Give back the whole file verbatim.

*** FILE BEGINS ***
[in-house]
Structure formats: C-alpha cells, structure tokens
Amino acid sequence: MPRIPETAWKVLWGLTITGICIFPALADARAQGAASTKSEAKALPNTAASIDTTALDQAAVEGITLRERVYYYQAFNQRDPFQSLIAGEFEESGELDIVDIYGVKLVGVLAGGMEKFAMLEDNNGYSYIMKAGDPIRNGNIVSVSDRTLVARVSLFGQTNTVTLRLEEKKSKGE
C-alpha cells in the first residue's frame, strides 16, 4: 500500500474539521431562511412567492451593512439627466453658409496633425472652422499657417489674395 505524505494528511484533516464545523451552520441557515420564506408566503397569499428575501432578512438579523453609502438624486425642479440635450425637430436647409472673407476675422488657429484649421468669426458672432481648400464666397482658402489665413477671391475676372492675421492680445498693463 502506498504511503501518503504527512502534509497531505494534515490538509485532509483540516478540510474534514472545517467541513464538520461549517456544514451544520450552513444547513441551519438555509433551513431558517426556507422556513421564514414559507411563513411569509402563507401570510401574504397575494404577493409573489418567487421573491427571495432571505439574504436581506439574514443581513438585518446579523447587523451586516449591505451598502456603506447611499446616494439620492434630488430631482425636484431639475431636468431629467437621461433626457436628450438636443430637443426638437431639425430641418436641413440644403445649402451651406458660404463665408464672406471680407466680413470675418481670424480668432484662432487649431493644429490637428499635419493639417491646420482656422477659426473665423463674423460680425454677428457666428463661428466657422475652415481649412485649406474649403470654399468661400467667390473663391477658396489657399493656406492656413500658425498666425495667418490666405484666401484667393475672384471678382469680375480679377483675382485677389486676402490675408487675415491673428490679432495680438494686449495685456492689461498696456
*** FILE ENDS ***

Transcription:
[in-house]
Structure formats: C-alpha cells, structure tokens
Amino acid sequence: MPRIPETAWKVLWGLTITGICIFPALADARAQGAASTKSEAKALPNTAASIDTTALDQAAVEGITLRERVYYYQAFNQRDPFQSLIAGEFEESGELDIVDIYGVKLVGVLAGGMEKFAMLEDNNGYSYIMKAGDPIRNGNIVSVSDRTLVARVSLFGQTNTVTLRLEEKKSKGE
C-alpha cells in the first residue's frame, strides 16, 4: 500500500474539521431562511412567492451593512439627466453658409496633425472652422499657417489674395 505524505494528511484533516464545523451552520441557515420564506408566503397569499428575501432578512438579523453609502438624486425642479440635450425637430436647409472673407476675422488657429484649421468669426458672432481648400464666397482658402489665413477671391475676372492675421492680445498693463 502506498504511503501518503504527512502534509497531505494534515490538509485532509483540516478540510474534514472545517467541513464538520461549517456544514451544520450552513444547513441551519438555509433551513431558517426556507422556513421564514414559507411563513411569509402563507401570510401574504397575494404577493409573489418567487421573491427571495432571505439574504436581506439574514443581513438585518446579523447587523451586516449591505451598502456603506447611499446616494439620492434630488430631482425636484431639475431636468431629467437621461433626457436628450438636443430637443426638437431639425430641418436641413440644403445649402451651406458660404463665408464672406471680407466680413470675418481670424480668432484662432487649431493644429490637428499635419493639417491646420482656422477659426473665423463674423460680425454677428457666428463661428466657422475652415481649412485649406474649403470654399468661400467667390473663391477658396489657399493656406492656413500658425498666425495667418490666405484666401484667393475672384471678382469680375480679377483675382485677389486676402490675408487675415491673428490679432495680438494686449495685456492689461498696456